Oil prices top $20/barrel on Mideast violence
Oil prices rose above $20 a barrel here Tuesday, December 4 for the first time for almost three weeks as violence escalated in the Middle East. The Brent North Sea crude January contract spiked briefly above $20 a barrel here, before ebbing to $19.91, up 20 cents from Monday evening.
In New York, light sweet crude January-dated futures climbed 65 cents a barrel overnight to $20.09. Prices rose as Israeli F-16 warplanes and helicopters bombarded Palestinian targets in Gaza City in retaliation for recent suicide bomb attacks that left at least 25 Israelis dead and 210 others injured. The flare-up of violence left traders nervous of a wider stand-off involving Arab oil-producing states, though they believed the possibility to be remote.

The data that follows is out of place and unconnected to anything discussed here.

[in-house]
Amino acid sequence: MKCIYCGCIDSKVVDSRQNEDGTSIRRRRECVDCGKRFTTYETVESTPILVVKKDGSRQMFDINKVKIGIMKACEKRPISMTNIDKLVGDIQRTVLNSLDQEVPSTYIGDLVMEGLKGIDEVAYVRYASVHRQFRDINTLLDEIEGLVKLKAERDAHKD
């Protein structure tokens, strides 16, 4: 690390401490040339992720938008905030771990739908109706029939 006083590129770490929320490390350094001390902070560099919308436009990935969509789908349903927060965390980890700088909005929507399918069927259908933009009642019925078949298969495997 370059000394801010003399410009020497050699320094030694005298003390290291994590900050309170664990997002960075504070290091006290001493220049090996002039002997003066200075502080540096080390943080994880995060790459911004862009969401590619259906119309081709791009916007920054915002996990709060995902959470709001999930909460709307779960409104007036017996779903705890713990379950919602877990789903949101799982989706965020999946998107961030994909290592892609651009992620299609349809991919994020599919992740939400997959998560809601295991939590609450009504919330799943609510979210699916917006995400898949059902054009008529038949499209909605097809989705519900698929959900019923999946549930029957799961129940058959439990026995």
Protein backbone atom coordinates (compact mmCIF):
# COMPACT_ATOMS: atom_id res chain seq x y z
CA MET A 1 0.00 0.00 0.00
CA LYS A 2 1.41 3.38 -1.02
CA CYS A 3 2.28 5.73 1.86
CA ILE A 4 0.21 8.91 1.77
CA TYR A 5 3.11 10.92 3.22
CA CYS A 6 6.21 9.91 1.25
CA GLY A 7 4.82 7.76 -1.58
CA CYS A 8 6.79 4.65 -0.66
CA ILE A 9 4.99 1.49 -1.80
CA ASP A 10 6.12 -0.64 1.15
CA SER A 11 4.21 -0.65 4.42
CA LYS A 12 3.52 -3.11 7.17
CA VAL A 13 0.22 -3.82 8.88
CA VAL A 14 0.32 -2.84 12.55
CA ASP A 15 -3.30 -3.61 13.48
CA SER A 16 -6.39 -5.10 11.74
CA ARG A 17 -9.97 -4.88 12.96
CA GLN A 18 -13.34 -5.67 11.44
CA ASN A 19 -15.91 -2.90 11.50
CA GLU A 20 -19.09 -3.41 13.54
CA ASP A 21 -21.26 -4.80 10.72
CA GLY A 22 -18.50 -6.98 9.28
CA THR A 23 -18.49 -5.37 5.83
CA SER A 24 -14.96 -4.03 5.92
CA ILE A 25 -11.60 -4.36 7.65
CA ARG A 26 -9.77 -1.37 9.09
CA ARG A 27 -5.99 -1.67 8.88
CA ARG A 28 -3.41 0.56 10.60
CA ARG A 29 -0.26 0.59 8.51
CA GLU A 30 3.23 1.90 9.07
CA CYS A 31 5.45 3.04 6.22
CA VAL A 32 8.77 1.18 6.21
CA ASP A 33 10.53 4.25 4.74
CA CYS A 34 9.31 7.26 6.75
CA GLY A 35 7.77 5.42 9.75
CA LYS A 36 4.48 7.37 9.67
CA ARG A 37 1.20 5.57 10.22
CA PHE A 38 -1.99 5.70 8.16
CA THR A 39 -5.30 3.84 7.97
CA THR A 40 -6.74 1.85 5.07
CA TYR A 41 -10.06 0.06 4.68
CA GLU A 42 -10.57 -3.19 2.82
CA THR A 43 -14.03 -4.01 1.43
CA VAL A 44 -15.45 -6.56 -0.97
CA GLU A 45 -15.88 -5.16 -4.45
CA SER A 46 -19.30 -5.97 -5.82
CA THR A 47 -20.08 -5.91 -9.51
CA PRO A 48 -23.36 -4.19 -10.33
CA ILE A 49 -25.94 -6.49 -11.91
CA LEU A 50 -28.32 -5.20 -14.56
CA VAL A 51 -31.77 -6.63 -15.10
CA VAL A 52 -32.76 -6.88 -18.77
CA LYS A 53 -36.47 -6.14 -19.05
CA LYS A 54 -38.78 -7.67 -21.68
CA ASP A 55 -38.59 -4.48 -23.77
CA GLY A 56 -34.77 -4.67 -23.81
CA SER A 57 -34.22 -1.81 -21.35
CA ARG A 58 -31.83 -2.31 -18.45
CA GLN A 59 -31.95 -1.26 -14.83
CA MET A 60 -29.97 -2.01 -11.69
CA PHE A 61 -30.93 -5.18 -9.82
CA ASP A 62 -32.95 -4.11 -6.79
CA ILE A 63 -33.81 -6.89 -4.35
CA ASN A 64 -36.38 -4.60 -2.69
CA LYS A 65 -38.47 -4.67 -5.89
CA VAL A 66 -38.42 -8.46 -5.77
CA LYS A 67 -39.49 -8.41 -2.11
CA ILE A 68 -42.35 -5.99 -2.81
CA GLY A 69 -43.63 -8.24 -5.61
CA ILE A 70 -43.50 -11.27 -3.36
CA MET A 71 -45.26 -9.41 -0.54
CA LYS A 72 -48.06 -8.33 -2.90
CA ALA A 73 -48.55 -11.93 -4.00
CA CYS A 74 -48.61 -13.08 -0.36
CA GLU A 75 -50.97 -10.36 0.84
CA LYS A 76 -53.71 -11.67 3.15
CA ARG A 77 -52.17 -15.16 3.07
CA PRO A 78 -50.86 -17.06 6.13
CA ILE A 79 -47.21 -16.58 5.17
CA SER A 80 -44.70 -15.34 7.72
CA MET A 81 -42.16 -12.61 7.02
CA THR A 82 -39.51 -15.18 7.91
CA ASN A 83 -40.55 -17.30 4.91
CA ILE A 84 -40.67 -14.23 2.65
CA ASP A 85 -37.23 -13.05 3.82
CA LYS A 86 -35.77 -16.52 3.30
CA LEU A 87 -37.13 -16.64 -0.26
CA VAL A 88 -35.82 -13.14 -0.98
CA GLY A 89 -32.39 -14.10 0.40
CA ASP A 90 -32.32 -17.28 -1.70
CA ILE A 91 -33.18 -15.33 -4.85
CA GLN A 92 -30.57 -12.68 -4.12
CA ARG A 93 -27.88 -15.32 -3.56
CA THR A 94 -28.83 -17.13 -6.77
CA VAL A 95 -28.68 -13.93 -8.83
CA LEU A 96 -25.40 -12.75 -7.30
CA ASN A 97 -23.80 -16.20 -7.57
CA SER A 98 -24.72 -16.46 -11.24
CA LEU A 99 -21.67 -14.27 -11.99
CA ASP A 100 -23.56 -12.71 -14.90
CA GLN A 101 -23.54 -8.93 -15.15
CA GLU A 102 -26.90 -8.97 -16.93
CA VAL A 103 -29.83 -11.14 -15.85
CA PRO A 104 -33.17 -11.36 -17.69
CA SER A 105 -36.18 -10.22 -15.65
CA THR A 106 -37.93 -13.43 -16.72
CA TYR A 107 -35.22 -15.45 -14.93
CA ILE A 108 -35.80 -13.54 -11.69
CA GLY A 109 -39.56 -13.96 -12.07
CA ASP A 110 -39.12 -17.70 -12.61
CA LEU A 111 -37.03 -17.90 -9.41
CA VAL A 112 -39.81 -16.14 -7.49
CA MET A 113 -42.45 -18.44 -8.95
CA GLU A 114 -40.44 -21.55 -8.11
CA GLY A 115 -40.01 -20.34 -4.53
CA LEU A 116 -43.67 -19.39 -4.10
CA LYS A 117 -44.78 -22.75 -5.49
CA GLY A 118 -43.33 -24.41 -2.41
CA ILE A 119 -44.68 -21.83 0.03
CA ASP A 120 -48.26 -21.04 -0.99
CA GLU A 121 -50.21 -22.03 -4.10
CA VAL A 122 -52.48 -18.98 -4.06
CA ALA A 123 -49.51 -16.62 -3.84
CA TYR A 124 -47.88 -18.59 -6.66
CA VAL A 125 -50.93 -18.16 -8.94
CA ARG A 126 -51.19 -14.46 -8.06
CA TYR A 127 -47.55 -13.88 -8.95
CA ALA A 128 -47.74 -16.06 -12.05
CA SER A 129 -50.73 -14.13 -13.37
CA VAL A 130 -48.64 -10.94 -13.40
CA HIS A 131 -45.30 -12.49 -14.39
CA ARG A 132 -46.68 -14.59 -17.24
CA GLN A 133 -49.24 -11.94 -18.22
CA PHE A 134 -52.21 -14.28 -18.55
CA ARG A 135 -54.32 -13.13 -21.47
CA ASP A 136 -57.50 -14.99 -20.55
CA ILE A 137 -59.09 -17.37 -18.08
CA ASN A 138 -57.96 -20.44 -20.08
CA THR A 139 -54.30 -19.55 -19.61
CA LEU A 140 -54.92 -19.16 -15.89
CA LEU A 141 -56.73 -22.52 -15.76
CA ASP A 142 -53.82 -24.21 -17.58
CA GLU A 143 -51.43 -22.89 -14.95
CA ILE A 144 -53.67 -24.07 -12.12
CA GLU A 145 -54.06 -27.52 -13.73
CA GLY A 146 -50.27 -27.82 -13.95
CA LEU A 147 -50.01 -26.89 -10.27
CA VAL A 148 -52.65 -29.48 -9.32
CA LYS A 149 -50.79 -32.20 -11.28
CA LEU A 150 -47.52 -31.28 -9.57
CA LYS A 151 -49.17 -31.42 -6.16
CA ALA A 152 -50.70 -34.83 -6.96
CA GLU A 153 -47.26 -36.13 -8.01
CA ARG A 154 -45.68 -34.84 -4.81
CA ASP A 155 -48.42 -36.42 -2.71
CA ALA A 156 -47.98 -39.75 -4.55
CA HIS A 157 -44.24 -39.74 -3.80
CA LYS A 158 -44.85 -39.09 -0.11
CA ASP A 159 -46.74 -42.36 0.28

The market has not forgotten previous price spikes caused by stand-offs between Western crude importers and Arab exporters, as in 1973-4, 1990 and again last autumn. Prices were also supported by signs that world crude producers might be approaching a deal to curb supply in line with falling demand.
The Organization of Petroleum Exporting Countries (OPEC) has been frantically lobbying non-members to join it in cutting output, but has met with resistance from major producers such as Russia. But OPEC Secretary General Ali Rodriguez said in Brussels on Monday that he was "very optimistic" that OPEC and Russia could come to terms on production. — (AFP, London)
© Agence France Presse 2001
© 2001 Mena Report (www.menareport.com)